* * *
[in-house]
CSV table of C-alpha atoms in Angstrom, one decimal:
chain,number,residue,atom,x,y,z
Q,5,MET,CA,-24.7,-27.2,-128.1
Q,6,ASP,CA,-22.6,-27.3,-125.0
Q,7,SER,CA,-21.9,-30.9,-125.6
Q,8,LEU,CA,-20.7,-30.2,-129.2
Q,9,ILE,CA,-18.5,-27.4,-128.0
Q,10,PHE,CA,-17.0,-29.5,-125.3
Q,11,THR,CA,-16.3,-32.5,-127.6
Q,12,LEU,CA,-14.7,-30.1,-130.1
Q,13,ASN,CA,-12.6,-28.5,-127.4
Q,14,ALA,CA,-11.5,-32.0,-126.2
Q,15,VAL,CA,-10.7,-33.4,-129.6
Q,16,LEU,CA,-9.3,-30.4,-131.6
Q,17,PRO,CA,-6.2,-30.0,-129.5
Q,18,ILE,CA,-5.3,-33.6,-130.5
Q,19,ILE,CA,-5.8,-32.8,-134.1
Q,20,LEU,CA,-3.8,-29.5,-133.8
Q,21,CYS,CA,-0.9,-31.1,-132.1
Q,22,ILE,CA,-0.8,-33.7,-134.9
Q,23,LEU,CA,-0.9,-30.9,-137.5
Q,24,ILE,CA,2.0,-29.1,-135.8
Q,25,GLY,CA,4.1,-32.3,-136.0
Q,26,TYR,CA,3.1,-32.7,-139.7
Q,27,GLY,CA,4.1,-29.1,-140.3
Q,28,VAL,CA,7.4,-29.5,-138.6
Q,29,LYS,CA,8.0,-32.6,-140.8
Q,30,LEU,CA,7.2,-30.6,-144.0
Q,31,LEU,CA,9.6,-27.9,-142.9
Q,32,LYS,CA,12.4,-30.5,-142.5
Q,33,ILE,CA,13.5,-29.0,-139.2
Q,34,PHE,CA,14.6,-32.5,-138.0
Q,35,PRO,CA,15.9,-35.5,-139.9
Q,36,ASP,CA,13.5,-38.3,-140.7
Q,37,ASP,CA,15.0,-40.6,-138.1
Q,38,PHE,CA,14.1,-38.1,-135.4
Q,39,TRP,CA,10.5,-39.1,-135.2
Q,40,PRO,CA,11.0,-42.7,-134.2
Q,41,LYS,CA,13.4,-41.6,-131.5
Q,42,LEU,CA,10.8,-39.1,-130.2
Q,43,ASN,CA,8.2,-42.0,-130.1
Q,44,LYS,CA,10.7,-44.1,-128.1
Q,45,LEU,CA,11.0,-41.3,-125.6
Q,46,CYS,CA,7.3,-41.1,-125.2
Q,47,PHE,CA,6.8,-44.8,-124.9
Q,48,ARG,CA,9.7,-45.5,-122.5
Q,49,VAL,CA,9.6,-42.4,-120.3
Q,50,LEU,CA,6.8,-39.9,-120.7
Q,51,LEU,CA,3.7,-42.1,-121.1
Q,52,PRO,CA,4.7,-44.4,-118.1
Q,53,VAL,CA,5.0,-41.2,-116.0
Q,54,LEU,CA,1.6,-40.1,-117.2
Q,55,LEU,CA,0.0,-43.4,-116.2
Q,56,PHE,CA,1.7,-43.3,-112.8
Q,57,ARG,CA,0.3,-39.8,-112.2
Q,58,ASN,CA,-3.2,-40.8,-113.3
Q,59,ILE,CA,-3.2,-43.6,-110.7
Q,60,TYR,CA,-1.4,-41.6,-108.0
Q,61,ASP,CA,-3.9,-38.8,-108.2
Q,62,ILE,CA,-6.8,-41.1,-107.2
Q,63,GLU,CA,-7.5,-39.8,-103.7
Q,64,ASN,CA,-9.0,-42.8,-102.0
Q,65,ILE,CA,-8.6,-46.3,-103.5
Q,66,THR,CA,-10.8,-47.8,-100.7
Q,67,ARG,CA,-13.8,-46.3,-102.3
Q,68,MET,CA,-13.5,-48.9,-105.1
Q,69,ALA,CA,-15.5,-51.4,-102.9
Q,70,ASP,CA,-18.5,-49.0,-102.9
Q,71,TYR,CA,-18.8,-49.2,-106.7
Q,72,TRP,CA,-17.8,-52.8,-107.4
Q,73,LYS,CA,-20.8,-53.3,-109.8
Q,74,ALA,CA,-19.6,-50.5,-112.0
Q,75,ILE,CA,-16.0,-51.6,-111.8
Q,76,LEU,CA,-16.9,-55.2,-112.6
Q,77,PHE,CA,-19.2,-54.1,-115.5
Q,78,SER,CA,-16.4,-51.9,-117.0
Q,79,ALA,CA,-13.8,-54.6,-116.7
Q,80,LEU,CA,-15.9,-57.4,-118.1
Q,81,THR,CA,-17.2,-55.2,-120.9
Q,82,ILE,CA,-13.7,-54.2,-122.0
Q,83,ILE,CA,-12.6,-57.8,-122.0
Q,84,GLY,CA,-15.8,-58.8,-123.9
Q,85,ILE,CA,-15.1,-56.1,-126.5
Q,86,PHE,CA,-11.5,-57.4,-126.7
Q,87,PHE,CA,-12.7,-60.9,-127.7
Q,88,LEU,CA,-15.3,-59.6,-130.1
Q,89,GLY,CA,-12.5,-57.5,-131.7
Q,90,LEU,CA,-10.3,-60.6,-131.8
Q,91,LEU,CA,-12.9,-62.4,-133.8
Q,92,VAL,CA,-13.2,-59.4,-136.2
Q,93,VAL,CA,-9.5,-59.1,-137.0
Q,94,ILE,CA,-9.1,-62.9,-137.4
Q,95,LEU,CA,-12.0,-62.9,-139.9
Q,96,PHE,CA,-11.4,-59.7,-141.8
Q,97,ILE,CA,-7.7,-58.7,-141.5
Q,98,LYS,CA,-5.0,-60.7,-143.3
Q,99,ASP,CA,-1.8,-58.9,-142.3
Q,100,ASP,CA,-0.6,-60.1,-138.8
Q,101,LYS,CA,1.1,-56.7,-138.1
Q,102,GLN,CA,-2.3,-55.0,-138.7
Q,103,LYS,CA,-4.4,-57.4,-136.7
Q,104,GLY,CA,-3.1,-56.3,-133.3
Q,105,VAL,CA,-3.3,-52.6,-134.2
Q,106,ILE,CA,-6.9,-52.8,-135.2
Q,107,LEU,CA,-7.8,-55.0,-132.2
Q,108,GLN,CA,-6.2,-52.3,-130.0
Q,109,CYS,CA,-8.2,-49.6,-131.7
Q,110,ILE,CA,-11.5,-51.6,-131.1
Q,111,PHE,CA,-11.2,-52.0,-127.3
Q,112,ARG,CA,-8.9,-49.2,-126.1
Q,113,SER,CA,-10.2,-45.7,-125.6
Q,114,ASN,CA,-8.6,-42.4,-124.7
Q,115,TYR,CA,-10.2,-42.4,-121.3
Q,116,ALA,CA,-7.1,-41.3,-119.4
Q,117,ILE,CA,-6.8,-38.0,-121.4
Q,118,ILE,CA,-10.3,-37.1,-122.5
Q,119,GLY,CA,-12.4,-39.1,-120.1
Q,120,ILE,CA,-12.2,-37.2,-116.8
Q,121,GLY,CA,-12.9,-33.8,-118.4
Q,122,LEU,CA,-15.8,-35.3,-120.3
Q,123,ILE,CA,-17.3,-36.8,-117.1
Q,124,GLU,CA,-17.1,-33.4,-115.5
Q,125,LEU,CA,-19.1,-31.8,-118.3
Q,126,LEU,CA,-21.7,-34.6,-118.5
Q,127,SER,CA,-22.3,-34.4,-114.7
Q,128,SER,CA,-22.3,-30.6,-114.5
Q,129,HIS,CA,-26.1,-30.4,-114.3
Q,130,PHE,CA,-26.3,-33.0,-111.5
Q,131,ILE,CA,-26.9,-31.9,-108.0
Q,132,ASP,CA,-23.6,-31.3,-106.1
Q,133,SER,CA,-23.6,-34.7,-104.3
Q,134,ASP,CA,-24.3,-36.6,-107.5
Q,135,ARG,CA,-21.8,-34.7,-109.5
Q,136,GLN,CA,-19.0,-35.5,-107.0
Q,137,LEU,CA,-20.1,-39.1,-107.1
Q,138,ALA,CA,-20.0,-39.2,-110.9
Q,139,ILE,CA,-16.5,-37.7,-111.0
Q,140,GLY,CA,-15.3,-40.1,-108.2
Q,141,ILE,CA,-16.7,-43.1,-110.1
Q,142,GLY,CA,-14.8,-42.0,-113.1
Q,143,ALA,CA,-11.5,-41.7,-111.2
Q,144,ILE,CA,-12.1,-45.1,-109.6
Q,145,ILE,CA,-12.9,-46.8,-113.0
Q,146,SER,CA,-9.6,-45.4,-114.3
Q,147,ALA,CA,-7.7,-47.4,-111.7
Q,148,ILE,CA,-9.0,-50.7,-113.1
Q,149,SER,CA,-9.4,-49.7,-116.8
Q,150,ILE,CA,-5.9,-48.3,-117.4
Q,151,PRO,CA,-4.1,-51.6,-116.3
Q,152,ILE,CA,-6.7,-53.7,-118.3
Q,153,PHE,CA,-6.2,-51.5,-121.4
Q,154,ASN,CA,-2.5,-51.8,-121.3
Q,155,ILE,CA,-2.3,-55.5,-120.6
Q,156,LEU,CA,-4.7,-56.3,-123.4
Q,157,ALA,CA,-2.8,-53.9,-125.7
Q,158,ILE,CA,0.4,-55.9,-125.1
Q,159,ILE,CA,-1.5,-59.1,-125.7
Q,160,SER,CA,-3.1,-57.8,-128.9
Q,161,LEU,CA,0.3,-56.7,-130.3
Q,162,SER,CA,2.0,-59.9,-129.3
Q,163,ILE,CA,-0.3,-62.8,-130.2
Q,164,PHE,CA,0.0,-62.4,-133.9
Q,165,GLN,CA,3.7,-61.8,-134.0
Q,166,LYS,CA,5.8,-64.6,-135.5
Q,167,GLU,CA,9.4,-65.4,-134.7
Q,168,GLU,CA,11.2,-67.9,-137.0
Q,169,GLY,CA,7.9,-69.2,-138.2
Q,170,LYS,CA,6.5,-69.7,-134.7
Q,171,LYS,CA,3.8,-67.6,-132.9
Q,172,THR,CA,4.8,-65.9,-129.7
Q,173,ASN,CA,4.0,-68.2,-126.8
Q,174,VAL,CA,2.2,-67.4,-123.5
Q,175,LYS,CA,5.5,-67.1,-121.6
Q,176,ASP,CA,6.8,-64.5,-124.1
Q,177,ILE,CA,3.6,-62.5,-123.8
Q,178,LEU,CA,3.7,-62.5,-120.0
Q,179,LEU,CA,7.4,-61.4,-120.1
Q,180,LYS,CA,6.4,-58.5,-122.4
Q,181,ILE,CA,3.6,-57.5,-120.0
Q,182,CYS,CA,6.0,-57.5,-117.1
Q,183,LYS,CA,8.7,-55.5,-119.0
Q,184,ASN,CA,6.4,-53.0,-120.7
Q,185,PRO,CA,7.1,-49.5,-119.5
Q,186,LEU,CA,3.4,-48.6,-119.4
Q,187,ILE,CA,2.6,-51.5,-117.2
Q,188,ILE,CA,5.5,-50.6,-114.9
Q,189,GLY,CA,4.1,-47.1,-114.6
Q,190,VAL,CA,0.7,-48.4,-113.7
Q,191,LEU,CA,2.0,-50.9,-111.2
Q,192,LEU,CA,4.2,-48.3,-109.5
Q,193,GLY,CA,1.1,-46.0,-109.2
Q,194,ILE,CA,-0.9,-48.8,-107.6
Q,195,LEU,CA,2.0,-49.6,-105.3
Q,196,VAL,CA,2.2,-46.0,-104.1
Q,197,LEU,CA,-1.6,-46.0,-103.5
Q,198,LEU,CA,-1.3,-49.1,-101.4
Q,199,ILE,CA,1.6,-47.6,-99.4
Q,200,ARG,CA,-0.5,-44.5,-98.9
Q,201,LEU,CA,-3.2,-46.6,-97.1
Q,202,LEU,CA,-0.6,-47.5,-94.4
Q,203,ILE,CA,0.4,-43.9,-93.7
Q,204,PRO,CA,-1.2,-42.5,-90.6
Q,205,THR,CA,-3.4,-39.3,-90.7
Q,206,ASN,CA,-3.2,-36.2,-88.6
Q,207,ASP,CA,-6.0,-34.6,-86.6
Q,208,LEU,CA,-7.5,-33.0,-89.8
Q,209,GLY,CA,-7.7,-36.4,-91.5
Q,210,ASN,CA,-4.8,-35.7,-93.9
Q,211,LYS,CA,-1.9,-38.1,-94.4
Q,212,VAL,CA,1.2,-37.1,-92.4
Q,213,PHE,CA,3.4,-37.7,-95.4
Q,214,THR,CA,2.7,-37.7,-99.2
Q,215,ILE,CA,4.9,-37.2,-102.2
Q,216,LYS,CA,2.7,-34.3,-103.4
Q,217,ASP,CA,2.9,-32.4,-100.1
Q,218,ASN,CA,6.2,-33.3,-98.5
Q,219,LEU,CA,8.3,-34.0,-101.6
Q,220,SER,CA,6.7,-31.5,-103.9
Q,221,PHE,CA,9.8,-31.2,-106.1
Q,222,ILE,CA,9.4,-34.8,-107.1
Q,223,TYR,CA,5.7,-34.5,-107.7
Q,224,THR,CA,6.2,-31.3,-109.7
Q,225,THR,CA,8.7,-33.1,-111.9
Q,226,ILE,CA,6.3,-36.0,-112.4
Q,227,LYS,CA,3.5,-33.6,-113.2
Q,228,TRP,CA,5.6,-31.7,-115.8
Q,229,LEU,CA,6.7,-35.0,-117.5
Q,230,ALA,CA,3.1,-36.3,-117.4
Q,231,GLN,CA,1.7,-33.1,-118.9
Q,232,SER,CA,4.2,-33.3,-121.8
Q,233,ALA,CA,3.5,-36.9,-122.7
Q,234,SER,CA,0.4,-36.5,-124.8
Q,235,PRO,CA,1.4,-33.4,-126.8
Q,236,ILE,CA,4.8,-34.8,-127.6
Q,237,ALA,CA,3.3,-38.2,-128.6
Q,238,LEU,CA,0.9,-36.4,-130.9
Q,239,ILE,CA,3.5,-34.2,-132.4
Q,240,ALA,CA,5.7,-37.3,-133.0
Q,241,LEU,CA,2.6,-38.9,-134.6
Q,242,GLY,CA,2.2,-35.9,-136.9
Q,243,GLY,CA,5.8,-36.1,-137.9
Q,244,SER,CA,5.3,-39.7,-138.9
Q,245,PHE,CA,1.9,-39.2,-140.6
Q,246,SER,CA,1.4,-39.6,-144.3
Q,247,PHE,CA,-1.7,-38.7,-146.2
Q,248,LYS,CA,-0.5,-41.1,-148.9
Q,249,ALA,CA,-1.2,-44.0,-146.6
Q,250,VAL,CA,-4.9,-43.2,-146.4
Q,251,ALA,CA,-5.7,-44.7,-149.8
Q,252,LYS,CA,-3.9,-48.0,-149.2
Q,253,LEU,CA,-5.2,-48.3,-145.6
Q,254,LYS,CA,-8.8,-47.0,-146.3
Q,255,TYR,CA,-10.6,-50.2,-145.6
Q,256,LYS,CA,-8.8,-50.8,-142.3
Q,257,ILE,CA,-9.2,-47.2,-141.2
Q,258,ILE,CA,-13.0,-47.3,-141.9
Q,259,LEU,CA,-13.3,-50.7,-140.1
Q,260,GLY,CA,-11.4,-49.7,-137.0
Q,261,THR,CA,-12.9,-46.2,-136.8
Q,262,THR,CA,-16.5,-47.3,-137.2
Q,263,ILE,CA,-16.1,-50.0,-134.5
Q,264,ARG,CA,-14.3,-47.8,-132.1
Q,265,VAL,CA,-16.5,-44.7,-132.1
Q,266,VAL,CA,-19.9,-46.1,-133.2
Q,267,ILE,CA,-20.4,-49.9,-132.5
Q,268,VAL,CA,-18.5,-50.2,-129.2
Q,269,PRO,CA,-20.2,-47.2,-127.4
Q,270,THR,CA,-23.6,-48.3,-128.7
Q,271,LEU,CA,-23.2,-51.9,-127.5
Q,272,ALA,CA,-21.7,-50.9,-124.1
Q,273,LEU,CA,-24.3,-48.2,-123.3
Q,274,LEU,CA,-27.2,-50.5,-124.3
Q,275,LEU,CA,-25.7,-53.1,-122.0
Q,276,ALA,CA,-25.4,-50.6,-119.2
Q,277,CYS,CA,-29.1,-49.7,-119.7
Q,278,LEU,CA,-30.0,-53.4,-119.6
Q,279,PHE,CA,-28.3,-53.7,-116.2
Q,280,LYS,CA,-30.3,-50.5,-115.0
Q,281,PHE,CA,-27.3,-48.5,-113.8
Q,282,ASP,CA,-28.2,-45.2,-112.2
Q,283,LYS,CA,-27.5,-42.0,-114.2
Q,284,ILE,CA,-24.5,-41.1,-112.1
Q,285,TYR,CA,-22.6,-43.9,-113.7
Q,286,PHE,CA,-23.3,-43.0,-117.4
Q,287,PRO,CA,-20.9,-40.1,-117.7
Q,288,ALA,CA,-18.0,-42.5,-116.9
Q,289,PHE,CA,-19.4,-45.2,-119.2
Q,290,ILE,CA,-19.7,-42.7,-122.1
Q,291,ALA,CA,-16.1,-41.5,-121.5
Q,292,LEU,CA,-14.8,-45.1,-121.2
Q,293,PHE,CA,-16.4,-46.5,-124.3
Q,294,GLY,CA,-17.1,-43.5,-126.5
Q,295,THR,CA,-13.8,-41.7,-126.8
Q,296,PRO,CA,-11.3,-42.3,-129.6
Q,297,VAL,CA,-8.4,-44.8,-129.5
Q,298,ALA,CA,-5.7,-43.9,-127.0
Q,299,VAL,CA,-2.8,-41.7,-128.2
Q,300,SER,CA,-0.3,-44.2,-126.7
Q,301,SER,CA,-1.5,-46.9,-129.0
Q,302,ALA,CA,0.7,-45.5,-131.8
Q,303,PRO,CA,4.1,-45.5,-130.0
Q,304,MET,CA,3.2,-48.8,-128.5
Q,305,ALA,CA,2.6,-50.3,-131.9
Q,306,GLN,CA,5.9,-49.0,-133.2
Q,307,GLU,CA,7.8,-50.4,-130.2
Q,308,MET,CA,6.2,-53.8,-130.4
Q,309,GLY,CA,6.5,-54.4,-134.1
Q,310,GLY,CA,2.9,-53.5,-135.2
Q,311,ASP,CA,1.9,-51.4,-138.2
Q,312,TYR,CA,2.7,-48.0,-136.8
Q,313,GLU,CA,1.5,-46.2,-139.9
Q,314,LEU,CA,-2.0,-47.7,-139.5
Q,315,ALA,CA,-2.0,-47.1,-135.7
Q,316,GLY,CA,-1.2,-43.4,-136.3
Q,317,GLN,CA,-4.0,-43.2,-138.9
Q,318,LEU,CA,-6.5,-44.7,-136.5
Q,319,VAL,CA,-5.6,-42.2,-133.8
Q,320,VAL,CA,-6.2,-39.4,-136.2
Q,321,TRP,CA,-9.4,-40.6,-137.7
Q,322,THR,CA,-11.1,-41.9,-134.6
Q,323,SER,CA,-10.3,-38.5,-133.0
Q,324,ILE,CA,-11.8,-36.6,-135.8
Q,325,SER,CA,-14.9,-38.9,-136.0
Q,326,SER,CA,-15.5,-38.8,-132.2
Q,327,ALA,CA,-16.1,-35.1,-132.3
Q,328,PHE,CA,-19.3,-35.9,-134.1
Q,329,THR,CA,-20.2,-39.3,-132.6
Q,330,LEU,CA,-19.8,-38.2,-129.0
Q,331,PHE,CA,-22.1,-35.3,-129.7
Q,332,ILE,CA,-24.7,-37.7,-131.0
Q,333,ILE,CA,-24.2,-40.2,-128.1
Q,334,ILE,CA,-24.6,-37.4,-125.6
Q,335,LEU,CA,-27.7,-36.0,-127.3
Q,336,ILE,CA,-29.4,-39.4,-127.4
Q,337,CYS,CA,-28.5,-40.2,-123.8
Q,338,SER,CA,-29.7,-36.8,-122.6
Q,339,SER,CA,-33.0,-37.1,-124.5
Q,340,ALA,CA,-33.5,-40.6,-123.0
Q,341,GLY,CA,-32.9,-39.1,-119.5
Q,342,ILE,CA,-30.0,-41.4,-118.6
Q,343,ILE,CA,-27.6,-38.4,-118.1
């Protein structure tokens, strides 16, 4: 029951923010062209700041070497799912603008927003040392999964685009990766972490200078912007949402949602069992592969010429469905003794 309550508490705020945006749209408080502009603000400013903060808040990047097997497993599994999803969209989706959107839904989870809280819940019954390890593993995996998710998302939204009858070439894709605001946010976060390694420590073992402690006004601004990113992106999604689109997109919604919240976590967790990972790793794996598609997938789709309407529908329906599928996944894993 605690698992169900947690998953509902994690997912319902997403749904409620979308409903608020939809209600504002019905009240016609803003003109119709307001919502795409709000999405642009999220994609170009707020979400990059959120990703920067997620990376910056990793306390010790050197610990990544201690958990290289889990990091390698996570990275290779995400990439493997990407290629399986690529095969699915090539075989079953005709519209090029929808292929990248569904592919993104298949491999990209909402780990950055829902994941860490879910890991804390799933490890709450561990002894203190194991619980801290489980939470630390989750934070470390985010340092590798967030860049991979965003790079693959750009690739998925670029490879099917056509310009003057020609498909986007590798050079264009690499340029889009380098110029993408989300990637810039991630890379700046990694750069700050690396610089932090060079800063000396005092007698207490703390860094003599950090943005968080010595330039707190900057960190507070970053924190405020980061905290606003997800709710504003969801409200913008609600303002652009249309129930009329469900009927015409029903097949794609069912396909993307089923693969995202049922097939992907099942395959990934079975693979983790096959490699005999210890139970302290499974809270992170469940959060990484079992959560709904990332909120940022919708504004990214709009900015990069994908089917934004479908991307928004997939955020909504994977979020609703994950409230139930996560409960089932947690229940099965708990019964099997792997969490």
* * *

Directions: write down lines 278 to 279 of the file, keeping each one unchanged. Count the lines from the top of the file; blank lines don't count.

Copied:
Q,279,PHE,CA,-28.3,-53.7,-116.2
Q,280,LYS,CA,-30.3,-50.5,-115.0